The Wonders of Hospitality
Matt Golinski wonders what makes eating out so tempting and tasty and why new businesses continue to open.
Someone once told me it was a good choice to become a chef because ‘people have always got to eat’.
They don’t always have to eat a $35 steak with a $10 side of chips though.
They could stay home and make themselves a sandwich to keep themselves alive or empty the liquor cabinet of all that old duty free booze.
So why is it that despite all the current economic hardship, the increased cost of living, and the underlying fear that everything we touch is potentially a playground for viral germs, the public is still flocking to café’s, restaurants and bars across the coast instead of staying in for a stir-fry?
The fact is, most people don’t dine out because they need calories and nutrients, or that it gets them out of doing the washing up (although that is a major bonus). They pop down to their local for a latté instead of making it at home because they crave human interaction and want to feel special and looked after, even if it’s only for a couple of minutes.
The joy of sitting at a table in the sunshine or over candlelight with loved ones, being brought all the food and drink your heart desires, the theatre of waiters rushing back and forth, cutlery clanging, glassware tinkling and the voices and laughter of others around us is the magnet that draws us all in.
That insatiable appetite for dining culture across the Sunshine Coast has clearly given operators the confidence to jump right in and start up new ventures, with a string of venues opening over the past few months, including Kenilworth Bakery opening a second store at The Wharf; a new Happy Pops store soon to open in Eumundi where the art of the long lunch has been brought to life at Bask; and two major food and providore hubs will open this year including Barnes Lane Coolum and The Doonan by The Comiskey Group, developers of the multi-award winning Sandstone Point Hotel.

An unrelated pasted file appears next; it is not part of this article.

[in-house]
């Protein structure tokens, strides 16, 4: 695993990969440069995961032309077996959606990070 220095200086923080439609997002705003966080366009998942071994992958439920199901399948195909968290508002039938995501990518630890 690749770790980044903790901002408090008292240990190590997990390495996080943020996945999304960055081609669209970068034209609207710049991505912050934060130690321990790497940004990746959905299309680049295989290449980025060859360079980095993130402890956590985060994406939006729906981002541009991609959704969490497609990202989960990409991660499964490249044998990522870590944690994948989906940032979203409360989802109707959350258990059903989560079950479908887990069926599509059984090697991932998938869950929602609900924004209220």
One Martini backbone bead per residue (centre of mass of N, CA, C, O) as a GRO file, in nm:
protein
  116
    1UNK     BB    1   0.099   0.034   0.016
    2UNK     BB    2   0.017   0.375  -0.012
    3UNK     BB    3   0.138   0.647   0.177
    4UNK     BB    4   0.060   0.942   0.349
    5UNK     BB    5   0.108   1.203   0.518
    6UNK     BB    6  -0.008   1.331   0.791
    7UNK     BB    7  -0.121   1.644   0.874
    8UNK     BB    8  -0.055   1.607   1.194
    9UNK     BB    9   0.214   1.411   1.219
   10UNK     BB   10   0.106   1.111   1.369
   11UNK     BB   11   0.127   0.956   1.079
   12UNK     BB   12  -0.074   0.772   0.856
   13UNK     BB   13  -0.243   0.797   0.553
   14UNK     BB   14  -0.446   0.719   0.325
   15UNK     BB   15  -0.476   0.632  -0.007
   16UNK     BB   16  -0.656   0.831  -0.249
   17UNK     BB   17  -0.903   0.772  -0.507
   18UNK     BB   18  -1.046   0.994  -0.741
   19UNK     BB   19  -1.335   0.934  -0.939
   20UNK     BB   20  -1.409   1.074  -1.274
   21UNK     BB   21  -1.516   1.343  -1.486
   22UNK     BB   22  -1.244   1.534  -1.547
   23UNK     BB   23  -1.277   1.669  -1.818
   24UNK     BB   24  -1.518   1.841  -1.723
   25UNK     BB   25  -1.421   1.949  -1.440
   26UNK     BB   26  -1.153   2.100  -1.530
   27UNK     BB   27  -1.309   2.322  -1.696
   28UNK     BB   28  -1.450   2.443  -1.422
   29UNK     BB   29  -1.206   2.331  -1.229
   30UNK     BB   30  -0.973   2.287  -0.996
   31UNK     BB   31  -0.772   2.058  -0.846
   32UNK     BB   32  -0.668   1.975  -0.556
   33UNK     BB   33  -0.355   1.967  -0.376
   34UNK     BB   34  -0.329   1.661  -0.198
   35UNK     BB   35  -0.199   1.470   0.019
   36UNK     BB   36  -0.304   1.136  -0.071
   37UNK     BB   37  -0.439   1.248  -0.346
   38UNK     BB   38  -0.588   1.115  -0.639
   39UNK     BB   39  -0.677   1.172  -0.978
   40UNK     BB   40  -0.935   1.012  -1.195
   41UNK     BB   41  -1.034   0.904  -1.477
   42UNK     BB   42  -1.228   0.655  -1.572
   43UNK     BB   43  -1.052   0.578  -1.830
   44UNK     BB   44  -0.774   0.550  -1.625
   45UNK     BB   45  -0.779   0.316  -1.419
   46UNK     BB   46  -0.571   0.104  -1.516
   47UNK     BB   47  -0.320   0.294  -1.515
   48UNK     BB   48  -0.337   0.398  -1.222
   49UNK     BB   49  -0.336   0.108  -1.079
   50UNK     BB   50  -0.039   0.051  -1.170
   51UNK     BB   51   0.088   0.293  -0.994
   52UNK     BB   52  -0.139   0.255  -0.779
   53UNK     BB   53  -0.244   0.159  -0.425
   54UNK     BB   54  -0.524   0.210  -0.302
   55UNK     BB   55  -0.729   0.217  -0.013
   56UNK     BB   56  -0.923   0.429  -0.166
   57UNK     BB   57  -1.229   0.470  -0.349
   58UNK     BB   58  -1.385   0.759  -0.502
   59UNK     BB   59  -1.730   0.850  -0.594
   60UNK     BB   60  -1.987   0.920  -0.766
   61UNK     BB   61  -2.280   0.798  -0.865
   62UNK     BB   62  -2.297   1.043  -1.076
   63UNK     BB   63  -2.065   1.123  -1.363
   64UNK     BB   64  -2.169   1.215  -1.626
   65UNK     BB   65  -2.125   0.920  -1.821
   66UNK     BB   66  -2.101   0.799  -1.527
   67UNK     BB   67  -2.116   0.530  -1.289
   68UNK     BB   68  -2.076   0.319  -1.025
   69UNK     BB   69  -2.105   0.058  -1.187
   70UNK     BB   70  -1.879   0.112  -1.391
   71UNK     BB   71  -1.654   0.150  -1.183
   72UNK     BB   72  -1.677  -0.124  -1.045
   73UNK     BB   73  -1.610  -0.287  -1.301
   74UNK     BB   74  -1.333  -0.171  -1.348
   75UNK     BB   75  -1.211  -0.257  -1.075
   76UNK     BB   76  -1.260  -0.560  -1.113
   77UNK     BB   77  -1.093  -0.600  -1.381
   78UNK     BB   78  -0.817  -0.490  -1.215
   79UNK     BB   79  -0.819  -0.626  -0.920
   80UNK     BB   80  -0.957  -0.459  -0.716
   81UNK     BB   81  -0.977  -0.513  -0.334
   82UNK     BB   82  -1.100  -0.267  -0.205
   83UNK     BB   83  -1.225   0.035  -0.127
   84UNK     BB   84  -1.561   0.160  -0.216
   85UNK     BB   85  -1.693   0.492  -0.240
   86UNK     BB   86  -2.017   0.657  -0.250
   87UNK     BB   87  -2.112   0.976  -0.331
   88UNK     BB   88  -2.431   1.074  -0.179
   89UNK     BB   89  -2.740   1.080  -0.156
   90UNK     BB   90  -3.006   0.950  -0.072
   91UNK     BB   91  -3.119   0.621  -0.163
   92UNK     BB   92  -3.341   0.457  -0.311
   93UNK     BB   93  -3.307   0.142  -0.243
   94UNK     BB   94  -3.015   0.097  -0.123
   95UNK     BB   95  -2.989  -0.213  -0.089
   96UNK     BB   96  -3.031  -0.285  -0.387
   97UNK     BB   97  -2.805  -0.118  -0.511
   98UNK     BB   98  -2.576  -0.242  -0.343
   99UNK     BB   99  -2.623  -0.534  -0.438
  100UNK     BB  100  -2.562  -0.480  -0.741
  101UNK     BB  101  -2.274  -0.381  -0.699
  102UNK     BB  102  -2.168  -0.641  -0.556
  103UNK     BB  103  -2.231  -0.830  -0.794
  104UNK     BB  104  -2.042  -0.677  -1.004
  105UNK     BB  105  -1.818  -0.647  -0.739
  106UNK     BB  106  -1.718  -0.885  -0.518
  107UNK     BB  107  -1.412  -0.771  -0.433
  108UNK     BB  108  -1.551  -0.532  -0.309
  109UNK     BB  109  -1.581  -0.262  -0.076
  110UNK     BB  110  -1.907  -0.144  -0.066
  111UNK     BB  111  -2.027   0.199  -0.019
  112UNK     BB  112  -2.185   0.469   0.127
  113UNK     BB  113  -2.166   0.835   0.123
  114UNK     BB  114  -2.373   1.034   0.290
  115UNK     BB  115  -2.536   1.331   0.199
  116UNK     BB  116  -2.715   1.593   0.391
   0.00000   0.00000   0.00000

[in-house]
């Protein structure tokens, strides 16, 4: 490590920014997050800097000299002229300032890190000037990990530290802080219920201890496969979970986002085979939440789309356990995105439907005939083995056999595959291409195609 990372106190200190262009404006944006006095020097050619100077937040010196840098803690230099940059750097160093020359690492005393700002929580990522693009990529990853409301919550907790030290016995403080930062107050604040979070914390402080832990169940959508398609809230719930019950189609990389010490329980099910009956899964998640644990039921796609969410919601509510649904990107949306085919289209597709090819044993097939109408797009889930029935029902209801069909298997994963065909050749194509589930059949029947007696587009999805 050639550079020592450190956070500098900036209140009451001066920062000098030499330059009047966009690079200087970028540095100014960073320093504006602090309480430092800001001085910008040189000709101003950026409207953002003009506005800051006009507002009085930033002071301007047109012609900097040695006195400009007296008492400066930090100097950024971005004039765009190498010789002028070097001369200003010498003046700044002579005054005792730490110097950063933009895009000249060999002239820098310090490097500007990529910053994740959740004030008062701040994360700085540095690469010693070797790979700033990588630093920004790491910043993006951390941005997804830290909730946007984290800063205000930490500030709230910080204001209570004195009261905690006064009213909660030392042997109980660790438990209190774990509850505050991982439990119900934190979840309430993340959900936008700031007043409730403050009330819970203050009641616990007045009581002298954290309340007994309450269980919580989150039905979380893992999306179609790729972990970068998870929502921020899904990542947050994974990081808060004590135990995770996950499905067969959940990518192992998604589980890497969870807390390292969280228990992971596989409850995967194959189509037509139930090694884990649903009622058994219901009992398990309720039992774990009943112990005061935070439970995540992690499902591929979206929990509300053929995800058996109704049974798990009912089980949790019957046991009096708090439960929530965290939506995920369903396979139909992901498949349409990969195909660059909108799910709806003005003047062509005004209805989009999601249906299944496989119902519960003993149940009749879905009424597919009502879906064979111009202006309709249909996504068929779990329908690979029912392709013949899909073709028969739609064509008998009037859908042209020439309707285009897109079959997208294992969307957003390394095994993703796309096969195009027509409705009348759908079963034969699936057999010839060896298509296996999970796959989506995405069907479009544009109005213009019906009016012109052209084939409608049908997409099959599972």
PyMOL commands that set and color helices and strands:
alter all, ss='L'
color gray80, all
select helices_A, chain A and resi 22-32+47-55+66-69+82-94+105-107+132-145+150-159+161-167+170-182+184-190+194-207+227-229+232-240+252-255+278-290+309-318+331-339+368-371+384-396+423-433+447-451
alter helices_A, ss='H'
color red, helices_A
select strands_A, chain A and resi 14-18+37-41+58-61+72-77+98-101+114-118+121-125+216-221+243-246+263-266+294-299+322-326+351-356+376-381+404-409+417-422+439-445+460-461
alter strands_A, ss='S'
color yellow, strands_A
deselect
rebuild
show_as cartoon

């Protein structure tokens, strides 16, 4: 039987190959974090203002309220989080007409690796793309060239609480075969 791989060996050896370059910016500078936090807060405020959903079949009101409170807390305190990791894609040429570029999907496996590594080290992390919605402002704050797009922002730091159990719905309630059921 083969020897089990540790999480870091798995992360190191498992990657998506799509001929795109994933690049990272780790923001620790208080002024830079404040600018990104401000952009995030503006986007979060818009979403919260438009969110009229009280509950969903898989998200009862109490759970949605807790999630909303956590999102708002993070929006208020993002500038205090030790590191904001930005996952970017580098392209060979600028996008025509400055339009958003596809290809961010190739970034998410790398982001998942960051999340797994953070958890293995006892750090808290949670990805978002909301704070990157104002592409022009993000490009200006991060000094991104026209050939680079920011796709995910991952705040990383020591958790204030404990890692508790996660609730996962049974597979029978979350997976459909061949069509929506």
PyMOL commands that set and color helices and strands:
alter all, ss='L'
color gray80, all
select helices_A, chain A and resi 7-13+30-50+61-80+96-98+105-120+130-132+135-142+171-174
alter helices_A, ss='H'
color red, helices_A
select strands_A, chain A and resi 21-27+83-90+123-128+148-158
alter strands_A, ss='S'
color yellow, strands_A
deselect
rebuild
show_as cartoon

Slow Food Noosa continues to attract new members and recipients of the Snail of Approval across the Sunshine Coast for those producing good, clean and fair food, cementing its position as one of the biggest communities in the global network of 160 countries.
The ‘source local’ ethos that so many of our food businesses are committed to continues to spawn new ideas, with more producers choosing to value-add what they grow into ingredients suitable for the food service industry. SevGen at Galeru in Cooroy and Noosa Native at Carters Ridge are both growing and selling indigenous bush foods in their raw form and in some cases processed into powders or freeze-dried fruit.
Autumn is an ideal time of year for growing food on the Sunshine Coast, and you can expect to see persimmons, pumpkins, sweet potatoes, dragonfuit, rosellas and strawberries starring on menus over the next few months, often having been picked that morning and hitting the plate that night.
Despite the frustration of staff shortages and the stop-start operations for the industry over the past few months, it continues to stay positive and flourish with the energy of the people who live and breathe it every day.
It bears remembering that the baristas, waiters, bartenders and chefs taking care of you show up each day with the sole purpose of making everyone they’re serving happy, and if you do have to wait an extra three minutes for that coffee, there’s a good chance someone is producing the same volume as they were two years ago but with half the manpower.
Be patient. Be kind. Use the three minutes to appreciate this incredible place we get to live in.